Jacalyn Moss is lead teacher at the Alternative Learning Institute, a public school that operates in Orleans Parish Prison. She and her colleague Kathleen Acosta attended the workshop A City of Neighborhoods -- a five-day design-education workshop at the New York City's Cooper-Hewitt National Design Museum.
The event assembled community planners, civic leaders, environmentalists, architects, museum curators, and educators, who covered topics such as the purpose and importance of design and how it permeates the way we think and live. Moss and Acosta brought what they learned and their enthusiasm back to the sixty students who occupy the women's section of the Alternative Learning Institute in the New Orleans prison. Inspired, the students transformed their school's environment.
Located just a few blocks from the Superdome, the prison was flooded as a result of Hurricane Katrina, and the prisoners had to be evacuated by boat. The Institute didn't reopen for classes until January 2006.
"We had to start from scratch," says Moss, explaining that classes were initially held in makeshift locations, such as empty offices and dining rooms. "Getting this design training was perfect timing for us."
At the Cooper-Hewitt workshop, Moss heard Alberto Romero, a past participant of A City of Neighborhoods, talk about how his students at Philadelphia Constitution High School created rubrics to evaluate neighborhood murals.
"A light went on," says Moss. "I realized we could apply these design concepts. We could create an atmosphere so it would feel like a preschool. In the recreational yard, we could paint a park scene. We could try to create a space where the inmates who are mothers would want to take their children."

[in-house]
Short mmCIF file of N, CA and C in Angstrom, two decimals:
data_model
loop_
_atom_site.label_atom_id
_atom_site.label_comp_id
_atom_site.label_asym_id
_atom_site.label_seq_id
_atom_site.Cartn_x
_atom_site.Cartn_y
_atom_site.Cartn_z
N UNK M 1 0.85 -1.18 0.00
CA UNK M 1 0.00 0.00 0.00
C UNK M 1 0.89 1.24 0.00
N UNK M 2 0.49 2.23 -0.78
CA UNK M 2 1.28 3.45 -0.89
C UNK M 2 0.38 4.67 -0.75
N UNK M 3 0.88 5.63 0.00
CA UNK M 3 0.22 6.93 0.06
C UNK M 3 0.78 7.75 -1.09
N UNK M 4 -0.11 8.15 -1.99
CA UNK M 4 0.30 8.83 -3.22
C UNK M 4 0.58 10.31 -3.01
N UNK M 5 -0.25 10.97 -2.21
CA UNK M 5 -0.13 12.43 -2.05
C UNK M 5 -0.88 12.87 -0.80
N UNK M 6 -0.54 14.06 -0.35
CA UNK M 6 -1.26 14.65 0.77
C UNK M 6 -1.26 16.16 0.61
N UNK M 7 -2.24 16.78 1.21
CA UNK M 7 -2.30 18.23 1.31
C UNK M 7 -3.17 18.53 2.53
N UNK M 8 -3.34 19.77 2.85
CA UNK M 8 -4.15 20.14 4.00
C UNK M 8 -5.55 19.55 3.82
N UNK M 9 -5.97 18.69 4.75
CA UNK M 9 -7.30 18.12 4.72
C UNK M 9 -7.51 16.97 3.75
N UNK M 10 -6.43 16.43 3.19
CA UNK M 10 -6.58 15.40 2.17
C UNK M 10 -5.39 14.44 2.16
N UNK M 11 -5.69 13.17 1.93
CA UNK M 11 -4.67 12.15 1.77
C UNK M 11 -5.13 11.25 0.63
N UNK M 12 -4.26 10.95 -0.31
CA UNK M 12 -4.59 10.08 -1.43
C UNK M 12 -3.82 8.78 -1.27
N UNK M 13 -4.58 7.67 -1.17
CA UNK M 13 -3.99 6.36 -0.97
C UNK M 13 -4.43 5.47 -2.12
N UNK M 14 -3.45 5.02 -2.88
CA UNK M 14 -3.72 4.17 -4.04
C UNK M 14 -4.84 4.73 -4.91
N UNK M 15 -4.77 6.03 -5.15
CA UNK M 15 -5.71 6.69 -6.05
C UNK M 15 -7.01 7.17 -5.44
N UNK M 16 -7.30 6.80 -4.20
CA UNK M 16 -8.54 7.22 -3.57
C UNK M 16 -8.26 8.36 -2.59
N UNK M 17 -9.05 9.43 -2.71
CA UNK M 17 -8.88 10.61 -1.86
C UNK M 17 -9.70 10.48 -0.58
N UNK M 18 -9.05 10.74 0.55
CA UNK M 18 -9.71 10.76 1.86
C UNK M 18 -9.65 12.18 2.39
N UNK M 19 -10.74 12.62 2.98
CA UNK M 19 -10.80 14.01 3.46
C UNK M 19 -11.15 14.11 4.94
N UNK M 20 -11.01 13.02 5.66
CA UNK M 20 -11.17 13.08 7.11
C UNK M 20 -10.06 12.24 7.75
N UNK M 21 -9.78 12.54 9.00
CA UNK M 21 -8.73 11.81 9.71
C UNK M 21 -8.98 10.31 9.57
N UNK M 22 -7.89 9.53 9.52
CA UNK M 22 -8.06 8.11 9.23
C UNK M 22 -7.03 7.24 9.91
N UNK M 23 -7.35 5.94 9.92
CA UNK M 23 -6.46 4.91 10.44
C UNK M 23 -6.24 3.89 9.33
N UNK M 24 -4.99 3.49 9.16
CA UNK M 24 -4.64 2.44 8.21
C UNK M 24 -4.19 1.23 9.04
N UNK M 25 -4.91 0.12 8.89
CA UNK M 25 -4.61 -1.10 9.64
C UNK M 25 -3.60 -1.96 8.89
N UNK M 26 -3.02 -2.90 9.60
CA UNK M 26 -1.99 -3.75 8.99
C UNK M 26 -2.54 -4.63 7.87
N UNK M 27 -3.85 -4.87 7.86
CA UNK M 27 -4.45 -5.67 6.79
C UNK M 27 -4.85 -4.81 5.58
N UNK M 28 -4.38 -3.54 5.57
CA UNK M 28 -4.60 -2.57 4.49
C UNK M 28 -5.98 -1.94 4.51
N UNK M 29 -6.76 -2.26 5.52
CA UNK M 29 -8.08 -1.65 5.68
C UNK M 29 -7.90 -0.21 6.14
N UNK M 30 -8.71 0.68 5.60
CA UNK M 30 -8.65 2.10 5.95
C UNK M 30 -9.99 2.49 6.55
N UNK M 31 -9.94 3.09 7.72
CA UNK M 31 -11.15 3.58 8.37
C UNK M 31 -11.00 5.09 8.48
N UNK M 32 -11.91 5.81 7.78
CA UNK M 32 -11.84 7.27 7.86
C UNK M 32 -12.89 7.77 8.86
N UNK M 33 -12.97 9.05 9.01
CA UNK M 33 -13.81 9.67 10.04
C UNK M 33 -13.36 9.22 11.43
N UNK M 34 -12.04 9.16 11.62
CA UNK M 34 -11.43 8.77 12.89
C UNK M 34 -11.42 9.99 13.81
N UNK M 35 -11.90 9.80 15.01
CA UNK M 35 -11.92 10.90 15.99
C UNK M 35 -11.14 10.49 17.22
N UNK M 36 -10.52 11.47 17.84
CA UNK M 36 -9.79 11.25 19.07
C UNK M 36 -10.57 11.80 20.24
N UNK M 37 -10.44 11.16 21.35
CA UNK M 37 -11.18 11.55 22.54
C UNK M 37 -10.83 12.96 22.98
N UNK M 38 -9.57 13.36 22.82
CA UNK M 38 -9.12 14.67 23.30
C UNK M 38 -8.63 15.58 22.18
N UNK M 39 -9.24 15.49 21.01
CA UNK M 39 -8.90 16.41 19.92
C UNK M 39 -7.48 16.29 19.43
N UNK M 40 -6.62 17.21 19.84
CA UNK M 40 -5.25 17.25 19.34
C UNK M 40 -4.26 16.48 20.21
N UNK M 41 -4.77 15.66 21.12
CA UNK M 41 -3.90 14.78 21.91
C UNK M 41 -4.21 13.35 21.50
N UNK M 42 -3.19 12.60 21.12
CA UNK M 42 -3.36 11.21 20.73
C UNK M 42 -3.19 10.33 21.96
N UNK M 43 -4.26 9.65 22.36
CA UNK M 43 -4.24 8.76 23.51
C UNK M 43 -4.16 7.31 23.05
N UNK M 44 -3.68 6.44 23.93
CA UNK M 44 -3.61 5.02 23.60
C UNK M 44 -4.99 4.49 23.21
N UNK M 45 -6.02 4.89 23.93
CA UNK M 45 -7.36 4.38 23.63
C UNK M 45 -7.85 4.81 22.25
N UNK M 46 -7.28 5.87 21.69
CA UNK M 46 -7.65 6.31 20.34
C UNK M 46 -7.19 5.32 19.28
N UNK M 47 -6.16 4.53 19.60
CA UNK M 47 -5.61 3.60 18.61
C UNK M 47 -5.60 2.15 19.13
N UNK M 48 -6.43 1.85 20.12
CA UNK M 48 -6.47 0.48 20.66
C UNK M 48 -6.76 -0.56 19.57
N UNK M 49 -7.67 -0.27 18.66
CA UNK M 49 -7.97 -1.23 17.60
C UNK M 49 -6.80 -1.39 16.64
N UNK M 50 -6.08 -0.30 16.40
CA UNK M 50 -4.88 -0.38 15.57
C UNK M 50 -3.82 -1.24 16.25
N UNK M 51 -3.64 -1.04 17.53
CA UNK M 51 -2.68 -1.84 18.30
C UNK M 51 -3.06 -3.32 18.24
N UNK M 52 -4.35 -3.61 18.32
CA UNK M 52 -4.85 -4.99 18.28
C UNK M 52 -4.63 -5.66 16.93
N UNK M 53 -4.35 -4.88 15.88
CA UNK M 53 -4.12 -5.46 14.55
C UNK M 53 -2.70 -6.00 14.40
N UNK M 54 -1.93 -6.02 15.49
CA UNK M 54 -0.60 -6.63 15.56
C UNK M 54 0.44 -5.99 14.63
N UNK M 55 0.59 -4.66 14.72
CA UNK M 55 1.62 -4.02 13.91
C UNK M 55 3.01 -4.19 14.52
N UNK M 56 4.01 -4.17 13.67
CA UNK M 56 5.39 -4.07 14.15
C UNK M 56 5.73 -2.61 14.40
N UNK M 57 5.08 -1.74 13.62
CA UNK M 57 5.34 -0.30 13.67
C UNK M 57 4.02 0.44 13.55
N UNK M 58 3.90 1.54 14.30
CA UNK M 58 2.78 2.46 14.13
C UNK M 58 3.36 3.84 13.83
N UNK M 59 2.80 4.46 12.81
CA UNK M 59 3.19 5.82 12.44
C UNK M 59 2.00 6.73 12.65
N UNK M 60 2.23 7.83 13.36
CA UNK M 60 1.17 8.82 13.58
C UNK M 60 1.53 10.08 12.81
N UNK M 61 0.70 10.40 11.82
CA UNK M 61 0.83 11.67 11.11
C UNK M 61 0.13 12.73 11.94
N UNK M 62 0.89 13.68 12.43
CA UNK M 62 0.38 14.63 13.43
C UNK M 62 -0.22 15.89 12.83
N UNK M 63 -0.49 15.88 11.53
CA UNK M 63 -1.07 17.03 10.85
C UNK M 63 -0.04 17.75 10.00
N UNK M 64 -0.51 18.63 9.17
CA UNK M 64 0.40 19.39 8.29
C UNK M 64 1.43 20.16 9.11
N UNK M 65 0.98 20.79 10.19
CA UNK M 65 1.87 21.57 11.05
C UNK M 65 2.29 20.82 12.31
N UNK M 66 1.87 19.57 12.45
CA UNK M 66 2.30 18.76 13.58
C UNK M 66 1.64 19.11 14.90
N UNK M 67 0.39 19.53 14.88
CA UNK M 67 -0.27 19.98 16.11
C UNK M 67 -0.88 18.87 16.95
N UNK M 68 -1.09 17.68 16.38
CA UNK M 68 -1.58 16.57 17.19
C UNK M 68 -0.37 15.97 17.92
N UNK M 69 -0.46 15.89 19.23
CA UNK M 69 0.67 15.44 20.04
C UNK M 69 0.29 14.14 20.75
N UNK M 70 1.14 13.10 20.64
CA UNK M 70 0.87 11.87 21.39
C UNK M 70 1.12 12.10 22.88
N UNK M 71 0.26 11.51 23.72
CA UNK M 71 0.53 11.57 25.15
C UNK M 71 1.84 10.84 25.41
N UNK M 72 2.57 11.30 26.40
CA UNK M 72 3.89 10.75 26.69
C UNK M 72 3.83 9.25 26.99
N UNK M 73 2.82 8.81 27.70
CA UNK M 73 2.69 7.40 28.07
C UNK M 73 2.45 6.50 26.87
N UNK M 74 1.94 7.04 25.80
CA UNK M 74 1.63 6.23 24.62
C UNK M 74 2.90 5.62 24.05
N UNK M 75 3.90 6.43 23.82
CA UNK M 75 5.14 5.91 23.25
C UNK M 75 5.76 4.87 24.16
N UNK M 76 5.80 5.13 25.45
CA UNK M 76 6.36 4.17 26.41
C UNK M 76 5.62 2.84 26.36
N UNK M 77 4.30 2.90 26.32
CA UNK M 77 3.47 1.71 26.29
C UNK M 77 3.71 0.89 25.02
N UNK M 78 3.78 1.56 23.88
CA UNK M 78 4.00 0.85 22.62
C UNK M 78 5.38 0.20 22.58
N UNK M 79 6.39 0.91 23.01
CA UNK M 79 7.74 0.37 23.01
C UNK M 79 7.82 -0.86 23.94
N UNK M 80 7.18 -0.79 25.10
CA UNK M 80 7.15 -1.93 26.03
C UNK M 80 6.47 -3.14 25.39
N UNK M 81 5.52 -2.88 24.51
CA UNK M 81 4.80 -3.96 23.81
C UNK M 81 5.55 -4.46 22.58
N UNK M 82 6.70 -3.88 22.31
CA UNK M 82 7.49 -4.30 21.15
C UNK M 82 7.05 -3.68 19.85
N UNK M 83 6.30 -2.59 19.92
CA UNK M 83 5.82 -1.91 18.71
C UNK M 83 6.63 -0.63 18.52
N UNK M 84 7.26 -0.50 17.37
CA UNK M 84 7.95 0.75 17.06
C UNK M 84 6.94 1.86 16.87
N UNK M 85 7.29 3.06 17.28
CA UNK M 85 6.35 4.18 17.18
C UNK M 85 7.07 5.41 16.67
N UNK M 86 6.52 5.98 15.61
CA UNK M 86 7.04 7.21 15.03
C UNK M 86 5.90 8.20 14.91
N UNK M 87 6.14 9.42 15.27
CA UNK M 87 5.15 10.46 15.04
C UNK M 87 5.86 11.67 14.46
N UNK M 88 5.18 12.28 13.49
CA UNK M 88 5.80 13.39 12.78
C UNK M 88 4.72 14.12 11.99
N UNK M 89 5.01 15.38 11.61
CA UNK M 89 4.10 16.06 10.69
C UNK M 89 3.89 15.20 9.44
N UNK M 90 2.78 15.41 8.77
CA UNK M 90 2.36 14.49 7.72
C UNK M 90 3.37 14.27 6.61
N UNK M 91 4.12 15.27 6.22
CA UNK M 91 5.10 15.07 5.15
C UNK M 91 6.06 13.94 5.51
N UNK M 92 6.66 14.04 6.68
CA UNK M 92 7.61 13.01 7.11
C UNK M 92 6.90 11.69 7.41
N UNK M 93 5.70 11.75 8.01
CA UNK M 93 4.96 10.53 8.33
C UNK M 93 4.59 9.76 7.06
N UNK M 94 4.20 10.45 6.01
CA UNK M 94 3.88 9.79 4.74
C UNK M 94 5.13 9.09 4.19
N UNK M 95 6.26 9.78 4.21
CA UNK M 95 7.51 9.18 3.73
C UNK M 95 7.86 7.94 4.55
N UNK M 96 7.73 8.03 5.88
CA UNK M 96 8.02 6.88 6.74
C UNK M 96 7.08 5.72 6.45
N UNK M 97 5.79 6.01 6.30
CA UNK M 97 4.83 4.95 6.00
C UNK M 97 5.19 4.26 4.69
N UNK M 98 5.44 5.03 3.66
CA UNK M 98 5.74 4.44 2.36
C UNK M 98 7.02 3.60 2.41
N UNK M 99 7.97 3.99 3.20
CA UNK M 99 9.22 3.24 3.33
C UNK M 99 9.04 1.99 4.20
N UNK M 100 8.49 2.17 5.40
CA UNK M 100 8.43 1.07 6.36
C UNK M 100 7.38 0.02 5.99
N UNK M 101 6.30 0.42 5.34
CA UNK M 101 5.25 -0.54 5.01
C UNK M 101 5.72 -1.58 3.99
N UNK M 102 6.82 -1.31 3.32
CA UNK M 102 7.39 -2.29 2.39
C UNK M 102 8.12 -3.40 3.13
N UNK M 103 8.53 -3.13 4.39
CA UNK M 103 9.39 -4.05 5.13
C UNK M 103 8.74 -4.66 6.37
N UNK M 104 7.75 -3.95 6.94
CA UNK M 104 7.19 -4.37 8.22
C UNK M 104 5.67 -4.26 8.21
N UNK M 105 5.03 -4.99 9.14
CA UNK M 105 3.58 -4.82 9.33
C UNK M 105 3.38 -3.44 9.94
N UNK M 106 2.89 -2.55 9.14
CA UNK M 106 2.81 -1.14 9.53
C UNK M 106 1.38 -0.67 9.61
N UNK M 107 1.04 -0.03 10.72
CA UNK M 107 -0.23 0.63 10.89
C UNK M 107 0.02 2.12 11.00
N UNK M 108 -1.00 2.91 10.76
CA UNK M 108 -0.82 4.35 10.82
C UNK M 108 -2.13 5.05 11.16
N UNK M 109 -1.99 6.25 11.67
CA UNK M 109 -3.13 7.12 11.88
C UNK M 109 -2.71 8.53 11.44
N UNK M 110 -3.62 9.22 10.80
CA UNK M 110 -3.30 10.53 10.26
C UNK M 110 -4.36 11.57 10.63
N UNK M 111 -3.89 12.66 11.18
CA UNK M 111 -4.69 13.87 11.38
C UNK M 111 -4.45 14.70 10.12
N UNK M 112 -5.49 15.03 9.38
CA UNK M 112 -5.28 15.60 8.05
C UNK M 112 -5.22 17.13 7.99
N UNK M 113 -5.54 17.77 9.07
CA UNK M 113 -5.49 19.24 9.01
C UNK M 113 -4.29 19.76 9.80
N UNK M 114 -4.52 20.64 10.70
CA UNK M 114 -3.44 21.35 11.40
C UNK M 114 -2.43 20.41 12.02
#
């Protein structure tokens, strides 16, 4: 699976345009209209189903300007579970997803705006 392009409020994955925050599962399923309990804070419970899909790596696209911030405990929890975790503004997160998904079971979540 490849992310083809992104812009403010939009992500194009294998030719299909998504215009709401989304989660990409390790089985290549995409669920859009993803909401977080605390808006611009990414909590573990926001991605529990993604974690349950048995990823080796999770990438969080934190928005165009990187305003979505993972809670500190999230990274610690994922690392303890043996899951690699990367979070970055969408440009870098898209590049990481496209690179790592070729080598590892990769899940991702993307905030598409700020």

In August 2007, a few months after Moss returned from New York City, her students began transforming their storm-damaged classroom -- a huge 40-foot-by-80-foot room with 15-foot-high walls painted an institutional blue. Today, says Moss, that formerly drab space seems "like a child's fantasy." Three of the four walls consist of floor-to-ceiling murals based on whimsical themes from children's books.
"It's unbelievable," says Moss. "When you walk in, you look straight ahead and see a picture of three huge trees, children playing, a zebra reading, mice picnicking -- a place where the kids know their mothers are safe."
The inmates also built and painted a large screen with the phrase "Leaping into Literacy" to serve as a backdrop for videotaped storytelling sessions. (The DVDs of mothers reading aloud are sent home to the children.) And the transformation didn't end there. The students are conferring with Longue Vue House & Gardens, a Cooper-Hewitt partner, to come up with ways of extending this child-friendly theme into the adjacent recreational yard.